that indeed occurred. In this way, Brennan both puts forth a view
into the particularity of how repression in Córdoba functioned and
persuasively argues that the Dirty War in Argentina cannot be
categorized with one national narrative. Instead it can only be
understood in the context of local influences and dynamics where
regional commanders and conditions impacted the extent and manner of
the repression.

Chapter 5 follows Tanya Hammer and Kirsten Weld in looking beyond the
United States and Soviet Union to understand the dynamics of the Cold
War in Latin America.[4] It considers the various influences on how
the Third Corps operated, including not only the United States, but
also French counterrevolutionary warfare in Algeria refracted through
Argentina's own particular Cold War political strictures. The chapter
moves past the bipolarity of the Cold War battlefield to investigate
how transnational ideas about countering subversives influenced the
military's handling of prisoners beyond just as a US puppet.

Chapters 6 looks more closely at the aftermath of the conflict and
attempts to reckon with the terrible violence at both a national and
local level. It examines trials--both the national move for
accountability as well as the specific trials surrounding notorious
figures in the Córdoba repression, most notably Menéndez. The
chapter explores the uneven progression toward justice that has
occurred in the nation, and some of Argentina's more pioneering
attempts to bring perpetrators to account. Even though Carlos Menem
overturned the initial convictions of members of the junta in 1989,
the last two decades have witnessed a revival of trials and
innovative legal maneuverings to hold those responsible on both a
national and regional basis--in spite of continued criticism from
both the Right and the Left for going either too far or not far
enough.

The subsequent chapters on memory and blame critique the utility of
survivor testimony for constructing historical narratives as well as
the danger of dismissing leftist violence. Brennan argues that the
huge number of oral histories and overriding emphasis on these
testimonies limit historical analysis because social memory becomes
stripped of "complexities and contradictions" when it is shaped "by
those most directly affected by violence of those years" (pp. 90-91).
Brennan is undertaking a monumental task here--attempting to offer a
holistic account of the literature on memory studies across
disciplines and then make some conclusions about its usefulness as a
genre within the current political and scholarly environment. He
attempts to do this at a national level while also including the
particular studies on Córdoba, all in one short chapter.
Unfortunately, the true scope and complexity of the topics is
slightly lost by taking on this much. With respect to historians
alone, Brennan only mentions Steve Stern's trilogy on Chile in the
text, and then cites only two other studies--by Macarena Gomez-Barris
and Leslie Jo Frazier--from the narrow strip of the 2007-08 period,
which covers only work on Chile, and only in English. Just a short
list of more recent works ought to include those by Ana Ros,
Francesca Lessa, Katherine Hite, Susana Kaiser, Cheryl Jiménez Frei,
and Telma Lilia Mariasch, among many others, who offer a much wider
view into the complexities, utility, and struggles over memory and
the politics of creditability.[5] Although a comprehensive survey may
well have been impossible for his purposes, the implications of
Brennan's limited belief in the utility of memory beyond just
"testimony and tribute" seem to sidestep some of the more interesting
conversations on memory work in the Southern Cone (p. 104). Brennan
also appears to give some credence to the_ dos demonios _(two demons)
theory, which suggests that the dictatorship's violence was a
legitimate response to the violence of the Left. While Brennan notes
a difference in the scope of each side's violence and recognizes that
they should not be fully equated, he does attempt to posit the very
real threat posed by leftist violence in the period and the chaos
within society. His argument on memory and his exploration of the two
demons theory are perhaps the two most controversial claims that
Brennan puts forth.

Ultimately, the book is best when it integrates (and distinguishes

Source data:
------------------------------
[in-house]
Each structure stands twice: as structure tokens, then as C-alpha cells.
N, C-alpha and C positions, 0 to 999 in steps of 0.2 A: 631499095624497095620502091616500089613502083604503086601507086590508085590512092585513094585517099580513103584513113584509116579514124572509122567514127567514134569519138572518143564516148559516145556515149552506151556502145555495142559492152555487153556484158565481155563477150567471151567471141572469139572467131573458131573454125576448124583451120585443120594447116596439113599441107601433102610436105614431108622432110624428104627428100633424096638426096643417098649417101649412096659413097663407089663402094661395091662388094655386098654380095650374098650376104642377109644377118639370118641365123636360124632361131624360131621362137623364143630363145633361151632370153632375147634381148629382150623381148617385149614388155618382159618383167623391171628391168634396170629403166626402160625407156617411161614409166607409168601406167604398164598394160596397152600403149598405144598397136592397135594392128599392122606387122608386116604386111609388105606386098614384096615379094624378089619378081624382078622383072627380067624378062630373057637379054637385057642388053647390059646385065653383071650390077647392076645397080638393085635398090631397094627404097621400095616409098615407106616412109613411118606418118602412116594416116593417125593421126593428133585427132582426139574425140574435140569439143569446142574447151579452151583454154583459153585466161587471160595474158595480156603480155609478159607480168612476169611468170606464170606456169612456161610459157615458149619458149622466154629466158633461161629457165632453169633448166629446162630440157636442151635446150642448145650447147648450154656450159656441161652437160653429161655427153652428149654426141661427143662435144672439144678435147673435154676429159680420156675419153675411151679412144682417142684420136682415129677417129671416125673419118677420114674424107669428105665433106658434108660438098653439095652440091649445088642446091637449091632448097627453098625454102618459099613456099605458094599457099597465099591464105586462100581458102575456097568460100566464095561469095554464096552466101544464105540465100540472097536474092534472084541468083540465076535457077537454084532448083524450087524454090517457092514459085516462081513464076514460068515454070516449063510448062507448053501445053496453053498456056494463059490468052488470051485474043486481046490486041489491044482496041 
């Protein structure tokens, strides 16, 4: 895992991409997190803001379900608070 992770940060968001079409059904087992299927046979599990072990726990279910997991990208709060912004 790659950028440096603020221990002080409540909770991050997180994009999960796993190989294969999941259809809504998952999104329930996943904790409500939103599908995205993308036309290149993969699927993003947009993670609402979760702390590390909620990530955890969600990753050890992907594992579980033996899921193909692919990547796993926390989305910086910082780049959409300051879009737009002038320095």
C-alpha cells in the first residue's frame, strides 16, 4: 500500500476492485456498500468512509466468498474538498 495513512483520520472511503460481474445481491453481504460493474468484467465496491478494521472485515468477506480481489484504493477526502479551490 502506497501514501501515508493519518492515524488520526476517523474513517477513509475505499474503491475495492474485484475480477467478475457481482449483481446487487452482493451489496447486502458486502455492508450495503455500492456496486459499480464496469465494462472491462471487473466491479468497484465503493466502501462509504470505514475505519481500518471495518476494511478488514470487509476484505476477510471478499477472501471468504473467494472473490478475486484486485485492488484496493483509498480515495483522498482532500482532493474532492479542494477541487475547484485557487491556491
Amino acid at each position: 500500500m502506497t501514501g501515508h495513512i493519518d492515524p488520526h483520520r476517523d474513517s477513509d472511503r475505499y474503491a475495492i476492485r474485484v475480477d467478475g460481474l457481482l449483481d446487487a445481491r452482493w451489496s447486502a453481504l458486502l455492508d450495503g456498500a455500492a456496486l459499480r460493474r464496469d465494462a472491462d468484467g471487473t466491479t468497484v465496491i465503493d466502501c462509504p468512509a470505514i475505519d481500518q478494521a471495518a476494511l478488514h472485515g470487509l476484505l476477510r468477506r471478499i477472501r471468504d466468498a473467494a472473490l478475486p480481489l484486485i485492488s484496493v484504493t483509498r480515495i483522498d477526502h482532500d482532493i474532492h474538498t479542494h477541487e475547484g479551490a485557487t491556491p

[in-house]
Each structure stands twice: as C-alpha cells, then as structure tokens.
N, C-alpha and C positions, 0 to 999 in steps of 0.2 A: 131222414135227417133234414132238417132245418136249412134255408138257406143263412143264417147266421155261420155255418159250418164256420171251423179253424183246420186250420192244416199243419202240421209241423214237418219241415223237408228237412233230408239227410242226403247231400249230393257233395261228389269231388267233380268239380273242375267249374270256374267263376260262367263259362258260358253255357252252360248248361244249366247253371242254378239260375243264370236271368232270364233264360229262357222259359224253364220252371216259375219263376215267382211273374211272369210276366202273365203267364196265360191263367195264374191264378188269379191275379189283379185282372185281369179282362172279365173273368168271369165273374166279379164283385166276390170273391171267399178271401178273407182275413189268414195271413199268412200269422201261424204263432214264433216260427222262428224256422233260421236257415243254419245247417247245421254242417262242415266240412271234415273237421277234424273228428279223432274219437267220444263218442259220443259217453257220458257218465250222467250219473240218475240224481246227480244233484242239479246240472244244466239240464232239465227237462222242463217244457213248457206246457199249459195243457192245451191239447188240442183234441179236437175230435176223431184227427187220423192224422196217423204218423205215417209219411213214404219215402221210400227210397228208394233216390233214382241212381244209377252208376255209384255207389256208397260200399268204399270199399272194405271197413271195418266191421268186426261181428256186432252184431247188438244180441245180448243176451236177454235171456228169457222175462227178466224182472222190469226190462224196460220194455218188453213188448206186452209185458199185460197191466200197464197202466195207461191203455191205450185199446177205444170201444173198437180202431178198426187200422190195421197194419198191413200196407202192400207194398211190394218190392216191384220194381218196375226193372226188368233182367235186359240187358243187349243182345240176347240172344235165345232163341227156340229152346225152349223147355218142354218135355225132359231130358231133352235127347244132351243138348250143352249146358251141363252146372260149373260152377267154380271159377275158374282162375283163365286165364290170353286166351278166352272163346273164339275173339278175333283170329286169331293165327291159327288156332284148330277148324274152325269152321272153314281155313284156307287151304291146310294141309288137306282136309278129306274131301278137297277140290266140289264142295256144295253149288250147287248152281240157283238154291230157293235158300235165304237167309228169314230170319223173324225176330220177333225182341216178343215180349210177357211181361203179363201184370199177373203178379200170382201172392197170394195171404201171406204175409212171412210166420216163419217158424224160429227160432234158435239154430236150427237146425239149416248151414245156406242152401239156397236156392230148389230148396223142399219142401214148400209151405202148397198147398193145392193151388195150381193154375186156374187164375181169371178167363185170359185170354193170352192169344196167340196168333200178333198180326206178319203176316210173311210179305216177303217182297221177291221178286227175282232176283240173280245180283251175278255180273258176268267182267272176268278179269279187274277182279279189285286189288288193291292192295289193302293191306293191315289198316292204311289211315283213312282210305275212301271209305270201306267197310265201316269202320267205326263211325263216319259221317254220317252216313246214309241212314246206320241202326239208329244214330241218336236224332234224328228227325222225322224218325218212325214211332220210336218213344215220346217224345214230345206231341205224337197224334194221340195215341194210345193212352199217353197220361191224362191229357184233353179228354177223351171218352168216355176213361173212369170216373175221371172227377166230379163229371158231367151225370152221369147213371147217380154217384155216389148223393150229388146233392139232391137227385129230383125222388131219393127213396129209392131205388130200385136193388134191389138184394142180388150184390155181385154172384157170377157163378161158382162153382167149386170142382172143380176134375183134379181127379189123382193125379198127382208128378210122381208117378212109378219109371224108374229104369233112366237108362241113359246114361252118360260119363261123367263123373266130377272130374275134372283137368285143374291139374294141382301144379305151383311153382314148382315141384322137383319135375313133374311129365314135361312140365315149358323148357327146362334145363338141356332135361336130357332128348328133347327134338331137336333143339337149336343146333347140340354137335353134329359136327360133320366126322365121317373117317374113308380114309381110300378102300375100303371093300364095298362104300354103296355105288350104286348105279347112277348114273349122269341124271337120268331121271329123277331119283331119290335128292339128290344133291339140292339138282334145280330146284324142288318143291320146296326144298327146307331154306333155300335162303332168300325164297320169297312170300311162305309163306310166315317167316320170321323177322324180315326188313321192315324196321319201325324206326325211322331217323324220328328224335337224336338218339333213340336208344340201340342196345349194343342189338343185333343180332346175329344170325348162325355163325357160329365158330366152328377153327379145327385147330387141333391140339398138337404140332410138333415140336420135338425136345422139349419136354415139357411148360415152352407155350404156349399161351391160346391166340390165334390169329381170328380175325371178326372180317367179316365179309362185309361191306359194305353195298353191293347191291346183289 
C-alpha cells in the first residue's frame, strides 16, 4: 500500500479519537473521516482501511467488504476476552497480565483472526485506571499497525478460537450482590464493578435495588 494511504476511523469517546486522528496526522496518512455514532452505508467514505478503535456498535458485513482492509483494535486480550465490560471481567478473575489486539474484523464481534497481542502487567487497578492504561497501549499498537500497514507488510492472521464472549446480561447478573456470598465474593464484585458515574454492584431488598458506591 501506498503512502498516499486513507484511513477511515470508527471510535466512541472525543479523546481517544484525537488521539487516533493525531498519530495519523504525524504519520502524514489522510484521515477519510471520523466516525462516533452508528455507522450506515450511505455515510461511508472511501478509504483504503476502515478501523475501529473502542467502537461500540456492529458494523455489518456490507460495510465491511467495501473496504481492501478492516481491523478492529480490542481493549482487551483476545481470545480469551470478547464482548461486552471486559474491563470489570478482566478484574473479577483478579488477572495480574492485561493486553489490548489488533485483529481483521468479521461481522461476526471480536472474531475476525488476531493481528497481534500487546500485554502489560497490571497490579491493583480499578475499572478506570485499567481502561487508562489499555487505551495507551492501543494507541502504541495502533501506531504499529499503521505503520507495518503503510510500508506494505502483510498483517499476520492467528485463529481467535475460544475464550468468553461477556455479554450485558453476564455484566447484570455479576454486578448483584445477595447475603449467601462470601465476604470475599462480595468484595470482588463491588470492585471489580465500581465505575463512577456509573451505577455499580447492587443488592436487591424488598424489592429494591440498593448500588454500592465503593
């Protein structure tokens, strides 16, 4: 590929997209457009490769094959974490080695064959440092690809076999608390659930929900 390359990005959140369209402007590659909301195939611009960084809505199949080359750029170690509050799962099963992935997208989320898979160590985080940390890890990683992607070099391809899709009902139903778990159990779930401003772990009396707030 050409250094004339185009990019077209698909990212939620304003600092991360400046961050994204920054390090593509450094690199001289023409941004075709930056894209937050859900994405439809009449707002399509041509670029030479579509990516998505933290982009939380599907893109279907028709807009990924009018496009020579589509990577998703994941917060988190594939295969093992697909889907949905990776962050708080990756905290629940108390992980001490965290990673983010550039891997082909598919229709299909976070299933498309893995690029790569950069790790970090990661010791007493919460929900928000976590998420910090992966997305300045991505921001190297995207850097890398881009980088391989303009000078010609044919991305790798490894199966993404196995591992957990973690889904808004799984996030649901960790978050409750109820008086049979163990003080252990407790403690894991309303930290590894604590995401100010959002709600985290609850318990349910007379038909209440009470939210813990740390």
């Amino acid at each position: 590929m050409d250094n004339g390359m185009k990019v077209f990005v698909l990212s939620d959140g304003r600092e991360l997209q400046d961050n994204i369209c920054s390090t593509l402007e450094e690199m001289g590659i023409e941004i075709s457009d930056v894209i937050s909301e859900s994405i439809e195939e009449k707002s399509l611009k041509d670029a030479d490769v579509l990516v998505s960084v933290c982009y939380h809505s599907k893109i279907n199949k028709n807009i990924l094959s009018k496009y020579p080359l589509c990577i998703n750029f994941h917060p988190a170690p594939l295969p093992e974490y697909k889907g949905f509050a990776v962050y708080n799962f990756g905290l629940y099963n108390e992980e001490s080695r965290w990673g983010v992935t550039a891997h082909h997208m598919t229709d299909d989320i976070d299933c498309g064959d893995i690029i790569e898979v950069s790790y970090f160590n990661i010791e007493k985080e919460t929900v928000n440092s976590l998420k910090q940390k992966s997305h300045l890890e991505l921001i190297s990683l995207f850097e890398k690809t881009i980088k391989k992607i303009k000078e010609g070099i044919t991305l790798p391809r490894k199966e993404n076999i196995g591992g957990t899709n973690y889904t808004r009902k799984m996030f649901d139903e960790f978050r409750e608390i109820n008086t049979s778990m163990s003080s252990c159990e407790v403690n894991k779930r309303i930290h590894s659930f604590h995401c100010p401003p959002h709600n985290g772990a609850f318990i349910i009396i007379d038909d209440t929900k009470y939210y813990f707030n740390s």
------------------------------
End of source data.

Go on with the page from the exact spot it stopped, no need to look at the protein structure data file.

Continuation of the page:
between) the variations in how the dictatorship played out in the
"interior" with national narratives of the period. In a country so
vast--and one where regional authorities maintained control and
autonomy with regard to carrying out the war on
subversives--Brennan's book offers a more nuanced picture of the
dictatorship and the struggle over justice and memory in its wake.

Overall, _Missing Bones _is a fantastic book that asserts the
importance of understanding Córdoba within the context of the
history of Argentina's Dirty War and offers a model and call for more
histories that distinguish and include narratives about both the
"center" and so-called "peripheral" areas during times of violent
upheaval.

Notes

[1]. Ellie Silverman, "Luciano Menéndez Obituary," _The Washington
Post, _March 3, 2018.

[2]. CONADEP recorded 457, but out of approximately 1,000 prisoners
during three years of operation, about 100 are known to have
survived, suggesting a much higher number. Brennan, 29 and 38.

[3]. The abortive coup eventually led to his imprisonment for ninety
days and forced retirement from the army, but it remains indicative
of how fervently he believed in waging a ruthless war against
subversives.

[4]. Tanya Hammer, _Allende's Chile and the Inter-American Cold War
_(Chapel Hill: University of North Carolina Press, 2011); and Kirsten
Weld, "The Spanish Civil War and the Construction of a Reactionary
Historical Consciousness in Augusto Pinochet's Chile," _Hispanic
American Historical Review _98, no. 1 (2018): 77-115.

[5]. Ana Ros, _The Post-dictatorship Generation in Argentina, Chile,
and Uruguay _(New York: Palgrave Macmillan, 2012); Francesca Lessa,
_Memory and Transitional Justice in Argentina and Uruguay: Against
Impunity _(New York: Palgrave Macmillan, 2013); Katherine Hite,
"Empathic Unsettlement and the outsider within Argentina Spaces of
Memory," _Memory StudiesO_8, no. 1 (2015) 38-48; Susana Kaiser,
"Argentina's Trials: New Ways of Writing Memory," _Latin American
Perspectives _42, no. 3 (2015): 193-206; Cheryl Jiménez Frei,
"Toward Memory, Against Oblivion: A Comparative Perspective on Public
Memory, Monuments, and Confronting a Painful Past in the United
States and Argentina," _The Public Historian _(Sept. 2017); and Telma
Lilia Mariasch, "Desaparecidos: De las luchas jurídicas a la memoria
cultura," _V Jornadas de Sociología de la UNLP_ (December 10, 11,
and 12, 2008), accessible at
http://www.memoria.fahce.unlp.edu.ar/trab_eventos/ev.6215/ev.6215.pdf.

Citation: Debbie Sharnak. Review of Brennan, James P., _Argentina's
Missing Bones: Revisiting the History of the Dirty War_. H-LatAm,
H-Net Reviews. April, 2019.
URL: https://www.h-net.org/reviews/showrev.php?id=53422

This work is licensed under a Creative Commons
Attribution-Noncommercial-No Derivative Works 3.0 United States
License.




-- 
Best regards,

Andrew Stewart